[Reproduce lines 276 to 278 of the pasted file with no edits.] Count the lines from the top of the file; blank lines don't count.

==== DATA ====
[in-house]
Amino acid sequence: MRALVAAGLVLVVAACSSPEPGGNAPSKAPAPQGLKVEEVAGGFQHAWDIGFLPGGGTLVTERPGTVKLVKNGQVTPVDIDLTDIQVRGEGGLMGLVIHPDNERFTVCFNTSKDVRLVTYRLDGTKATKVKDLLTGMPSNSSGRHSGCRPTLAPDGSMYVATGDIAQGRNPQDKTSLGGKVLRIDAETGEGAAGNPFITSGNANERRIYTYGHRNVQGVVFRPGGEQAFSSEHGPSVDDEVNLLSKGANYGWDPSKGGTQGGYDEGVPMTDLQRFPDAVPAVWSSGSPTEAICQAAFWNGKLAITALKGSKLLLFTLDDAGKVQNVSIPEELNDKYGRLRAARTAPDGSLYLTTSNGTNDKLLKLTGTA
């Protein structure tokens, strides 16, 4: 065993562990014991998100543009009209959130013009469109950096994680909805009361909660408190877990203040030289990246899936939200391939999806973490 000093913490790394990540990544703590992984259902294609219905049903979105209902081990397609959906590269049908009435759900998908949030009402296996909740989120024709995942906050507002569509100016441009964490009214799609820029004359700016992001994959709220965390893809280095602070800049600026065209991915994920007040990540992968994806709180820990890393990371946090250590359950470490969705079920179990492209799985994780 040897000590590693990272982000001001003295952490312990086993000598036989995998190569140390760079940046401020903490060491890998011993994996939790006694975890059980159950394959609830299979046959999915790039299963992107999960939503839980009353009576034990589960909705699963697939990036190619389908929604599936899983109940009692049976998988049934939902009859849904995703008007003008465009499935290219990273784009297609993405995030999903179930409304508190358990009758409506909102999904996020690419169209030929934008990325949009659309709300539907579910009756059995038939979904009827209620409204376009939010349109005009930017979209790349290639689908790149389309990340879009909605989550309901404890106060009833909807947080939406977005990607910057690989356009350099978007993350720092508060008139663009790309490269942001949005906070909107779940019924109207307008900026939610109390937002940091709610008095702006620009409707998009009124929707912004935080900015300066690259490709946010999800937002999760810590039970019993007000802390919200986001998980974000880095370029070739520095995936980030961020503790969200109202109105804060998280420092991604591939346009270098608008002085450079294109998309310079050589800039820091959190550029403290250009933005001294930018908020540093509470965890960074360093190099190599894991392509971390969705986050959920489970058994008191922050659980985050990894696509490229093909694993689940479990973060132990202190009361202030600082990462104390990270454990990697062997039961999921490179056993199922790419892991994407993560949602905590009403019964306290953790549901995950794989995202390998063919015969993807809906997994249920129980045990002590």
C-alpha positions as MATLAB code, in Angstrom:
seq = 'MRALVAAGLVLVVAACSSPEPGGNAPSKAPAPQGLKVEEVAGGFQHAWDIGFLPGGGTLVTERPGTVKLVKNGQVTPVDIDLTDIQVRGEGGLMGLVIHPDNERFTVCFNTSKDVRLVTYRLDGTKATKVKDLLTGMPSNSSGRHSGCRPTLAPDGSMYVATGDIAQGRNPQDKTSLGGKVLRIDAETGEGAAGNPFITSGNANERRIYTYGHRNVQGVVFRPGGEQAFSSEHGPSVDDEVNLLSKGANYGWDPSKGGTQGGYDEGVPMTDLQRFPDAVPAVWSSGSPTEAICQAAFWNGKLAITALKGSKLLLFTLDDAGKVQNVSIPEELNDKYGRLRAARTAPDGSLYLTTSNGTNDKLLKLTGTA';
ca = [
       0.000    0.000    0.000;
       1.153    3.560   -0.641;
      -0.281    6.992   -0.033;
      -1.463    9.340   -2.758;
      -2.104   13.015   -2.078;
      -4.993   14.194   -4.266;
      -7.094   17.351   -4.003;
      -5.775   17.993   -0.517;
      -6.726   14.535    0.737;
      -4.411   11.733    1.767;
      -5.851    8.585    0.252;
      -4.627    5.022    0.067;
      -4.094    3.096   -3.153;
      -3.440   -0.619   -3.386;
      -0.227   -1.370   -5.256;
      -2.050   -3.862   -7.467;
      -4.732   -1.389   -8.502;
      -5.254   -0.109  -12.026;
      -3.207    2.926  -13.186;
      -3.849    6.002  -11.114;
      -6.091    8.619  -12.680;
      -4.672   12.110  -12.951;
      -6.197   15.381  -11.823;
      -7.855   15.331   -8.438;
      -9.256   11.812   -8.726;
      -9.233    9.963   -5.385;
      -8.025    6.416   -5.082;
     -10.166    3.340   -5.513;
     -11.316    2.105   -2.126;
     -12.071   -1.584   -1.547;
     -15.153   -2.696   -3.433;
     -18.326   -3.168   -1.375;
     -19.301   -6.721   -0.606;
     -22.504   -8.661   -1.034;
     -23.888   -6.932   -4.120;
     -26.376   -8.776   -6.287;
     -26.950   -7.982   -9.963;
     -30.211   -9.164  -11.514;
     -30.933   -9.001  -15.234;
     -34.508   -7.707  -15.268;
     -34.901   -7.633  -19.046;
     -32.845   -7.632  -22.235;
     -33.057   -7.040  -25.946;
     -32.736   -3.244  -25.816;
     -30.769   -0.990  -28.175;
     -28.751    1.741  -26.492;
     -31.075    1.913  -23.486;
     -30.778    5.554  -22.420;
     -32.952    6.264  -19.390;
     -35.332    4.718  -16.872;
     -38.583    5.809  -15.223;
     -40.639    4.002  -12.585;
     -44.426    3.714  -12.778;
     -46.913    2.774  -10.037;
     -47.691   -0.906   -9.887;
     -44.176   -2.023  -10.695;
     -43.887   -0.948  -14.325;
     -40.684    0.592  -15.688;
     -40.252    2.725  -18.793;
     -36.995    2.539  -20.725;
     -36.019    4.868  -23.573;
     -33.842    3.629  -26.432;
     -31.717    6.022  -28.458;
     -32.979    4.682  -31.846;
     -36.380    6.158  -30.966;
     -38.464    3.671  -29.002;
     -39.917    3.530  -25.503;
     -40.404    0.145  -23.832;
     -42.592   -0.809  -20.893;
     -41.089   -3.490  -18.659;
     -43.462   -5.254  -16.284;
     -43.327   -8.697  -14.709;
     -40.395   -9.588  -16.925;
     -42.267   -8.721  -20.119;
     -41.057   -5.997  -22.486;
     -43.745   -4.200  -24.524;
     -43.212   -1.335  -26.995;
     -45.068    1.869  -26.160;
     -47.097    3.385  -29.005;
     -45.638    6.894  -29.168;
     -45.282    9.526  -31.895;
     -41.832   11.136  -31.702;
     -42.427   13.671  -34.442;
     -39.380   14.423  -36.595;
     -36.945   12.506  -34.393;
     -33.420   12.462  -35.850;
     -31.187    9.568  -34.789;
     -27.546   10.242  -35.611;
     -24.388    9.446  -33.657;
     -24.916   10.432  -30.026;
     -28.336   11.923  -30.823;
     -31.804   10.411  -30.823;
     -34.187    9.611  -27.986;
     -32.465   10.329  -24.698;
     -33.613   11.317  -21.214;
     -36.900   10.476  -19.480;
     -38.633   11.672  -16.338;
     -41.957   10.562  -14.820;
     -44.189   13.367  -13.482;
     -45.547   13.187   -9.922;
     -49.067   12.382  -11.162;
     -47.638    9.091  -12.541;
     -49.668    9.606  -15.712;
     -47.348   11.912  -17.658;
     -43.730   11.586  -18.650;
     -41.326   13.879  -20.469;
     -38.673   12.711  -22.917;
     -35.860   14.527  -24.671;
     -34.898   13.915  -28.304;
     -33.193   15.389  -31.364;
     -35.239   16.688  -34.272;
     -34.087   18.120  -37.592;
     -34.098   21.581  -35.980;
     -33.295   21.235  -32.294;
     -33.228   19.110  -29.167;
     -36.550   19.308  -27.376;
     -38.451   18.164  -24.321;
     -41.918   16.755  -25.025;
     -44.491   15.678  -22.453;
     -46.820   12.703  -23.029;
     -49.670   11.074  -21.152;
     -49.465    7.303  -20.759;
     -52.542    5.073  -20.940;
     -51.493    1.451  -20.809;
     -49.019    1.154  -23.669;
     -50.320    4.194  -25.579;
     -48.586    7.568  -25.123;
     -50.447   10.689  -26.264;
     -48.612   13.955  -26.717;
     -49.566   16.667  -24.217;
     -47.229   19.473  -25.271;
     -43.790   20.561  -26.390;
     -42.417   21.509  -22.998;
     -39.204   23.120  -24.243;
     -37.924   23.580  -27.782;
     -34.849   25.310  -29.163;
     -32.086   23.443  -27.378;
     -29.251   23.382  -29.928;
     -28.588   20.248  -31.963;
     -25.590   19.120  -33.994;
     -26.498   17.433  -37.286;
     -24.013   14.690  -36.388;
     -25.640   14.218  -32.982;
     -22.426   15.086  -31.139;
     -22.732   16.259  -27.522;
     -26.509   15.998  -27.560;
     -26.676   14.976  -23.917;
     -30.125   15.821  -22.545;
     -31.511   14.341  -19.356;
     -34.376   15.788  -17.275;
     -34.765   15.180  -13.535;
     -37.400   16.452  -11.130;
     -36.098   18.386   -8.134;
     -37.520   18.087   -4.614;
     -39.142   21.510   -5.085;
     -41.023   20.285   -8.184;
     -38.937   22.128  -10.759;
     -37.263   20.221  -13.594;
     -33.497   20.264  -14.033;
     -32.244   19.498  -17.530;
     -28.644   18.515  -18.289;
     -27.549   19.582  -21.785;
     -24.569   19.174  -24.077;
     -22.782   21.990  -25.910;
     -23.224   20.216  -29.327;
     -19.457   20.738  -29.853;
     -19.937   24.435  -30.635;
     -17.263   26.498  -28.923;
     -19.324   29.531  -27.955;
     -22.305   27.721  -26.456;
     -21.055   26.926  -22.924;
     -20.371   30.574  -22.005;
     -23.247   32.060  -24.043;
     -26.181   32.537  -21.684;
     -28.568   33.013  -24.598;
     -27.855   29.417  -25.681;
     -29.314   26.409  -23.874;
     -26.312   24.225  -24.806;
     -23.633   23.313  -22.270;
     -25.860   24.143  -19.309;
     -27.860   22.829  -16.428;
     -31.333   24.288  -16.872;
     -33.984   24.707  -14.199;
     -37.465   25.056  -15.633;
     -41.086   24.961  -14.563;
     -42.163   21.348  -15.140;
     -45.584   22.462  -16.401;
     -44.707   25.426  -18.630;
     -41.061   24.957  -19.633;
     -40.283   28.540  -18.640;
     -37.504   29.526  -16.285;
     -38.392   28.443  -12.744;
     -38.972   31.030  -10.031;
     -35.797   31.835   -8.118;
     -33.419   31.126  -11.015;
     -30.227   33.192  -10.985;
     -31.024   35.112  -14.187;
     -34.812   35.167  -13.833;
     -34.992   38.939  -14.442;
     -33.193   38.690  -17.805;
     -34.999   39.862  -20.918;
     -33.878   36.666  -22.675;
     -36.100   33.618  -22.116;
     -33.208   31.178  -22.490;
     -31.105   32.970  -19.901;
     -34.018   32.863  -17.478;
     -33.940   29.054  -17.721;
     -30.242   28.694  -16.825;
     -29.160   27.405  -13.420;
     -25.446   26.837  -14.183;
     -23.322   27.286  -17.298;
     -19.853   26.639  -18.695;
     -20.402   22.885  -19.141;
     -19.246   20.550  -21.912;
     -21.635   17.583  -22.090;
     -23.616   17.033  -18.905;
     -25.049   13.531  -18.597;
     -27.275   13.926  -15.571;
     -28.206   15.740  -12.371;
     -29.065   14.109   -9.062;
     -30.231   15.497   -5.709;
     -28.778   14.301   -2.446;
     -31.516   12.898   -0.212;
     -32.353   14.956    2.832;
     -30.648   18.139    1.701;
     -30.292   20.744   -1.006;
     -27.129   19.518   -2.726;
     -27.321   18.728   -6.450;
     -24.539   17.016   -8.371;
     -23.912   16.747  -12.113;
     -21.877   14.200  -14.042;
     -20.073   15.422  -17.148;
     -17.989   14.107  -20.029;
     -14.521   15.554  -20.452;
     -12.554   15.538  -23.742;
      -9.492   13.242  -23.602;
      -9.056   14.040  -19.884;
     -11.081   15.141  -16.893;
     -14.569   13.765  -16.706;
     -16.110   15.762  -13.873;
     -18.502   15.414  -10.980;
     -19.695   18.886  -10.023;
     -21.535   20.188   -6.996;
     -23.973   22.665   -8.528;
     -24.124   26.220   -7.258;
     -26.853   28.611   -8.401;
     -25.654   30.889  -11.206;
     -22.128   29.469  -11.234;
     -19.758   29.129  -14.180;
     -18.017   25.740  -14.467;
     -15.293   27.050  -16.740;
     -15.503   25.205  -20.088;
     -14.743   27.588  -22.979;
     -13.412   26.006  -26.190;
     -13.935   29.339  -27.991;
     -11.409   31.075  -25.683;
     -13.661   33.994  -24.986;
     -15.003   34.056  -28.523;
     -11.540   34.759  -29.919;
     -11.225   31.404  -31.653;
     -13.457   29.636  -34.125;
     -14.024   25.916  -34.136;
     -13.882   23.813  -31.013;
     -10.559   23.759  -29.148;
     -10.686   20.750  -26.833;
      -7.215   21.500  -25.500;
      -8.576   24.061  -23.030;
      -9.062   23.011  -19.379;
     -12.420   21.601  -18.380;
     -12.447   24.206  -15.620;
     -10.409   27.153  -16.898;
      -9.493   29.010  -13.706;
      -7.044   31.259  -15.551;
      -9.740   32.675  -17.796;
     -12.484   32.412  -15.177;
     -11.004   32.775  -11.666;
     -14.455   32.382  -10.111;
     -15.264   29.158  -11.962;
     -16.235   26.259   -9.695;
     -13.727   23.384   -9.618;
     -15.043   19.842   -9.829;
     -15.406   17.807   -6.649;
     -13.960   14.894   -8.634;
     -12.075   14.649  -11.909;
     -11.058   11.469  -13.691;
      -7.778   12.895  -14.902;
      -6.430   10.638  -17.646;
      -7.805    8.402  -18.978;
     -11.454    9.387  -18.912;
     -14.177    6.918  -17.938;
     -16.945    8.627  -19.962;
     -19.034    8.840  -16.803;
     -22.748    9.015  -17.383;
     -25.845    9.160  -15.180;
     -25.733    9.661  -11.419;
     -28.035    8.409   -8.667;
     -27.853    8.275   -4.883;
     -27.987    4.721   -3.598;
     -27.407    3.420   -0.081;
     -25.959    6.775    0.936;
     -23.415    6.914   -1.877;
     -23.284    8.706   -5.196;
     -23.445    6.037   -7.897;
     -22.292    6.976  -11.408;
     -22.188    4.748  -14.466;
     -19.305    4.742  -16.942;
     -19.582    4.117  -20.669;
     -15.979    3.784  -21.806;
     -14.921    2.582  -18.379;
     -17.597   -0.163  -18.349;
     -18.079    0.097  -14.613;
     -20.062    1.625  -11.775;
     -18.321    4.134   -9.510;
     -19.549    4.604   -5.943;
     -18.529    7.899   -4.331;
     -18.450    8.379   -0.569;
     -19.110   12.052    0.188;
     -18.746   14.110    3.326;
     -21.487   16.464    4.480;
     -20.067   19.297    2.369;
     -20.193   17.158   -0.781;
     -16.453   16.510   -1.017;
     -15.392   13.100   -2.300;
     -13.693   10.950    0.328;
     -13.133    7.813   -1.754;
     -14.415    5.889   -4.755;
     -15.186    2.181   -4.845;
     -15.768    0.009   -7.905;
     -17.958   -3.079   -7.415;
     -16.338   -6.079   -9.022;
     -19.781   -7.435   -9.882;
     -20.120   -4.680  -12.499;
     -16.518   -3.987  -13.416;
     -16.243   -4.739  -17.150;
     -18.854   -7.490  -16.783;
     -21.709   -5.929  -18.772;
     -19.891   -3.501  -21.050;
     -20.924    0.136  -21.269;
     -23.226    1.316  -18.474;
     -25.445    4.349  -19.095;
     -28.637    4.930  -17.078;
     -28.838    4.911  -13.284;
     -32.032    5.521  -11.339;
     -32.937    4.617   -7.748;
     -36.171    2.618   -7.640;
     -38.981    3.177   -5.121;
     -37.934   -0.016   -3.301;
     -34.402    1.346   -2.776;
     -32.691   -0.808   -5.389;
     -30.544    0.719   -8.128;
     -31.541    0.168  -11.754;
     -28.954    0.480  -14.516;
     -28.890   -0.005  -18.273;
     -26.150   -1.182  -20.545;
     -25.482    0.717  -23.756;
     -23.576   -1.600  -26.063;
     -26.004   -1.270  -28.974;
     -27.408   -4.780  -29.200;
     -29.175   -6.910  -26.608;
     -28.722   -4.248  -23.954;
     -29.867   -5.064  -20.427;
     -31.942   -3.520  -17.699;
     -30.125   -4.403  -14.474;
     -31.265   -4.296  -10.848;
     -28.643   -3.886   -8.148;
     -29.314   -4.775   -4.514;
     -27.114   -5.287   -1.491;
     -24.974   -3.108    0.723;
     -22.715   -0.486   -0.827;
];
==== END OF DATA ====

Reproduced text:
     -12.447   24.206  -15.620;
     -10.409   27.153  -16.898;
      -9.493   29.010  -13.706;